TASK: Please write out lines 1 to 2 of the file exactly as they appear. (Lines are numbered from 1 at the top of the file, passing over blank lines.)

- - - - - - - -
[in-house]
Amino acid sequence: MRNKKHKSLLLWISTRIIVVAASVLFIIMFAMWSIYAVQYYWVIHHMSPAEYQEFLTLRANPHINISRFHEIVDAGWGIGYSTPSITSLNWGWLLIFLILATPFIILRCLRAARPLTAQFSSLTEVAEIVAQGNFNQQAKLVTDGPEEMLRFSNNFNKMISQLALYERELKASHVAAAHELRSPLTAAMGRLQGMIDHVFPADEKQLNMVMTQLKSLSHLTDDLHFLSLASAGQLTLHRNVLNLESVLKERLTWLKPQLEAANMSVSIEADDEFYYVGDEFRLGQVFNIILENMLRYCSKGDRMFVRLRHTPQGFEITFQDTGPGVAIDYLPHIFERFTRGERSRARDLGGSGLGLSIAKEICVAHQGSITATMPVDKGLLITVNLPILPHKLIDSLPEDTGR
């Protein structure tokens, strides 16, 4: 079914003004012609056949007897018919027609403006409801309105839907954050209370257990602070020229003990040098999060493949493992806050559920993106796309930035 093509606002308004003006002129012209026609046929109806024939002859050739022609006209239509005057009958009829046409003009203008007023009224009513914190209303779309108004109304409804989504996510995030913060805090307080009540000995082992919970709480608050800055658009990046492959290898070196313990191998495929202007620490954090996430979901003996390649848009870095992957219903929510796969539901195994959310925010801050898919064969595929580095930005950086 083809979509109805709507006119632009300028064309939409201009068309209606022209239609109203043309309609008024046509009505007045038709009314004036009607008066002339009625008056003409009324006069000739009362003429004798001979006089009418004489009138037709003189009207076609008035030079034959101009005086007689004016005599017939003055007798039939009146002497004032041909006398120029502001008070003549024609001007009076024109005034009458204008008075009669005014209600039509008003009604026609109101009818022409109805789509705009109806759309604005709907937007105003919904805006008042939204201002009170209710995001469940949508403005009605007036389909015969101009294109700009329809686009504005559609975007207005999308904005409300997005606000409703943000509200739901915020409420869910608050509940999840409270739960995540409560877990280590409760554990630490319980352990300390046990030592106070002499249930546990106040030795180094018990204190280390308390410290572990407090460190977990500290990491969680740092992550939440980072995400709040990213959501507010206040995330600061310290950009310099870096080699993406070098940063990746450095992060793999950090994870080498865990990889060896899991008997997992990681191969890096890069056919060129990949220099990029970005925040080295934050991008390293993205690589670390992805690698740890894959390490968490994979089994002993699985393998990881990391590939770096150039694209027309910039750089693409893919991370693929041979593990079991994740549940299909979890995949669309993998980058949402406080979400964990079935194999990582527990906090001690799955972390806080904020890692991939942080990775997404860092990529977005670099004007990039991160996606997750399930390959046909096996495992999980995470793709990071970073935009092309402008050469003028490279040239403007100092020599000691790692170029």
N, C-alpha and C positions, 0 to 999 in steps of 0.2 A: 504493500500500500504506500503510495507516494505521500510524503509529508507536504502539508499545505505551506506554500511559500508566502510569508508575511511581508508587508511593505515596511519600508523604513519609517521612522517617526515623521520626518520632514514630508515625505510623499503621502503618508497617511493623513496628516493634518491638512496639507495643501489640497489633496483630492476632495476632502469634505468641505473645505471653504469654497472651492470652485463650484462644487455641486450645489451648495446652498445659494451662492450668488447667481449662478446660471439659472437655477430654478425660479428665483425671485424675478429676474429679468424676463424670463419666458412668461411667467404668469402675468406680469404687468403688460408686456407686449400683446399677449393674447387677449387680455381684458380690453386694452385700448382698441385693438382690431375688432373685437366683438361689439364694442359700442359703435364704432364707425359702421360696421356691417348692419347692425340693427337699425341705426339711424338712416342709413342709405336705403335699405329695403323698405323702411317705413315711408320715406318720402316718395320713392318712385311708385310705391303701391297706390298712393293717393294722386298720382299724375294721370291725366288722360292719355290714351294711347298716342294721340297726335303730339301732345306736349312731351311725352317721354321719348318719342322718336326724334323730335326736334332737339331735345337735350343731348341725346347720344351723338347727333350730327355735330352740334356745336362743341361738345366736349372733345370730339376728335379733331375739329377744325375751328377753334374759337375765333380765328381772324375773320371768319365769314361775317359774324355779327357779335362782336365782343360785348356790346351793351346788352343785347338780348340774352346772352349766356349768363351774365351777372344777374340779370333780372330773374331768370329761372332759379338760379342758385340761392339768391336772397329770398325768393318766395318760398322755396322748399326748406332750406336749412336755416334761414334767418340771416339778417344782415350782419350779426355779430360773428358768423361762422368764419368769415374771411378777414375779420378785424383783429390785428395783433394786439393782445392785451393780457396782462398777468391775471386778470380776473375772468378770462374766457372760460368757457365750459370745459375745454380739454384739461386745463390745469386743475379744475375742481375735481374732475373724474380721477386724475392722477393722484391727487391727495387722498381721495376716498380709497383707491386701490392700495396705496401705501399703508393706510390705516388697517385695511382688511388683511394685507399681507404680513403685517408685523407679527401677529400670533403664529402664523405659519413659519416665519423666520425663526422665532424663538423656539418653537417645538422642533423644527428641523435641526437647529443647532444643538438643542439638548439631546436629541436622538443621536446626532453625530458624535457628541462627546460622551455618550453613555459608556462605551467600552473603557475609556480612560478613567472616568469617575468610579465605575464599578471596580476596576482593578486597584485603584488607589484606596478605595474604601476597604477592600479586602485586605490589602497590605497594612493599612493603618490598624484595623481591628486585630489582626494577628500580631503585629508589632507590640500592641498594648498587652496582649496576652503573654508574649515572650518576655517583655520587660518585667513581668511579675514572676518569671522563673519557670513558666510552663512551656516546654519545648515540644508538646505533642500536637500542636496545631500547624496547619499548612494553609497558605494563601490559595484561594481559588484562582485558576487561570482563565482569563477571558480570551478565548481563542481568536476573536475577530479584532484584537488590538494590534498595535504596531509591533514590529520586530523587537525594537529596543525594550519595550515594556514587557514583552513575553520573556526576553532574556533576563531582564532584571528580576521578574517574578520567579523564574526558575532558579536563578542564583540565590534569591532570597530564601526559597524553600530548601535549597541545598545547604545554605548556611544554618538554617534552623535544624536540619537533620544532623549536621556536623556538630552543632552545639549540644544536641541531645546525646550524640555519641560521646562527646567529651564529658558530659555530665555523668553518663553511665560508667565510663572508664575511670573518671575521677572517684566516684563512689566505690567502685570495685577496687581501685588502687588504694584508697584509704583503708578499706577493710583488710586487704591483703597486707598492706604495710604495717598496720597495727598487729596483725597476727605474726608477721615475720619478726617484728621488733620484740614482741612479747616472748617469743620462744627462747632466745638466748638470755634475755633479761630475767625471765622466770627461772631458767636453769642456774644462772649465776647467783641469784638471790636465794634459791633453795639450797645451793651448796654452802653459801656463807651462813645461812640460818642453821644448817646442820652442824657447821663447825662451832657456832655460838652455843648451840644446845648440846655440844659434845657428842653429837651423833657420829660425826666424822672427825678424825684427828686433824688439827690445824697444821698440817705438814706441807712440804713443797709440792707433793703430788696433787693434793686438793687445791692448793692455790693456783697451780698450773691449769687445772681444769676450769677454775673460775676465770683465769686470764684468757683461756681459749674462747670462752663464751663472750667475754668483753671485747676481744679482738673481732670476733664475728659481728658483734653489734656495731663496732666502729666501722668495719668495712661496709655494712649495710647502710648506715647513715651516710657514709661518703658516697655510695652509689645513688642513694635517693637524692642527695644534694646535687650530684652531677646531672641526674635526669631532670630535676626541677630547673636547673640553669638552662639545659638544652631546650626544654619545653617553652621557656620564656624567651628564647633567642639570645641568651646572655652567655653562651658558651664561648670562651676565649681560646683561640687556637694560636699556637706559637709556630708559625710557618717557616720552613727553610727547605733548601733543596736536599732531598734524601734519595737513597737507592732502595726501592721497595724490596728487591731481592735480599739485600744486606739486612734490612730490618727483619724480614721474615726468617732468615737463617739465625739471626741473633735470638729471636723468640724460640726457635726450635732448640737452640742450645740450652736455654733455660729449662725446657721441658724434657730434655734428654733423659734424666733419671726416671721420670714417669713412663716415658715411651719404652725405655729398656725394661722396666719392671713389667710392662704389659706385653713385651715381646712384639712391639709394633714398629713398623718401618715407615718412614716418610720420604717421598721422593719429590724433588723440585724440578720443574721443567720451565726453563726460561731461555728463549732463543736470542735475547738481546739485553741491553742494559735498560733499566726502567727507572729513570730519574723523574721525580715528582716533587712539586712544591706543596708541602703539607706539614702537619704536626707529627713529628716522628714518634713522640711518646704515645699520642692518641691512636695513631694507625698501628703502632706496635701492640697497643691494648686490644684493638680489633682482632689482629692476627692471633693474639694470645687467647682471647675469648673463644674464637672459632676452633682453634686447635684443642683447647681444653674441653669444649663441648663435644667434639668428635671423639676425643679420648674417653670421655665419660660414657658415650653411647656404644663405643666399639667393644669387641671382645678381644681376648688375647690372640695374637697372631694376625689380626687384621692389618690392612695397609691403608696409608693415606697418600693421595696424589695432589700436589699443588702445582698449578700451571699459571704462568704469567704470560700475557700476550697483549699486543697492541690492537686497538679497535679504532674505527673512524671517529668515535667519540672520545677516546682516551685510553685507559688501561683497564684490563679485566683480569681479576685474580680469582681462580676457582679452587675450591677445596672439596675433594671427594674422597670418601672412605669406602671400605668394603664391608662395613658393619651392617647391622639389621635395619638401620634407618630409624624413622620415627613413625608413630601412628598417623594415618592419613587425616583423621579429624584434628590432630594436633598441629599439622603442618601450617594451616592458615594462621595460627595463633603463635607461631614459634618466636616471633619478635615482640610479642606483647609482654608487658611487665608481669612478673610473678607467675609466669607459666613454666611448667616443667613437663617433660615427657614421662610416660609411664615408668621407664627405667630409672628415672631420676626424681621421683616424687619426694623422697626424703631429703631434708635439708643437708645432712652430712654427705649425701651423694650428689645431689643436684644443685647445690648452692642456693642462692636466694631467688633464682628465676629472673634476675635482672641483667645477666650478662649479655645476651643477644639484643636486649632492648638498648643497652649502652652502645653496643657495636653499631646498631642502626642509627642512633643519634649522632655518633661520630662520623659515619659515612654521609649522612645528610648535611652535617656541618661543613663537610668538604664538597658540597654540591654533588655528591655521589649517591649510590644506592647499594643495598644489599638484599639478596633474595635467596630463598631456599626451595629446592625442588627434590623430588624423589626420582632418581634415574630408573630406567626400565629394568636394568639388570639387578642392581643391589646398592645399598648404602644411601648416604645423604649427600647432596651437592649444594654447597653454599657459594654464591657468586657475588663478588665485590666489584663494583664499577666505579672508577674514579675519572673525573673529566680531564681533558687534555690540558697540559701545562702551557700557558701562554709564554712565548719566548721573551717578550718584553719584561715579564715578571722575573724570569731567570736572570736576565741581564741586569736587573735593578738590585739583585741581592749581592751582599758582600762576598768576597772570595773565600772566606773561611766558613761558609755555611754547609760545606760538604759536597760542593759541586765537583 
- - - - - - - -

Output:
[in-house]
Amino acid sequence: MRNKKHKSLLLWISTRIIVVAASVLFIIMFAMWSIYAVQYYWVIHHMSPAEYQEFLTLRANPHINISRFHEIVDAGWGIGYSTPSITSLNWGWLLIFLILATPFIILRCLRAARPLTAQFSSLTEVAEIVAQGNFNQQAKLVTDGPEEMLRFSNNFNKMISQLALYERELKASHVAAAHELRSPLTAAMGRLQGMIDHVFPADEKQLNMVMTQLKSLSHLTDDLHFLSLASAGQLTLHRNVLNLESVLKERLTWLKPQLEAANMSVSIEADDEFYYVGDEFRLGQVFNIILENMLRYCSKGDRMFVRLRHTPQGFEITFQDTGPGVAIDYLPHIFERFTRGERSRARDLGGSGLGLSIAKEICVAHQGSITATMPVDKGLLITVNLPILPHKLIDSLPEDTGR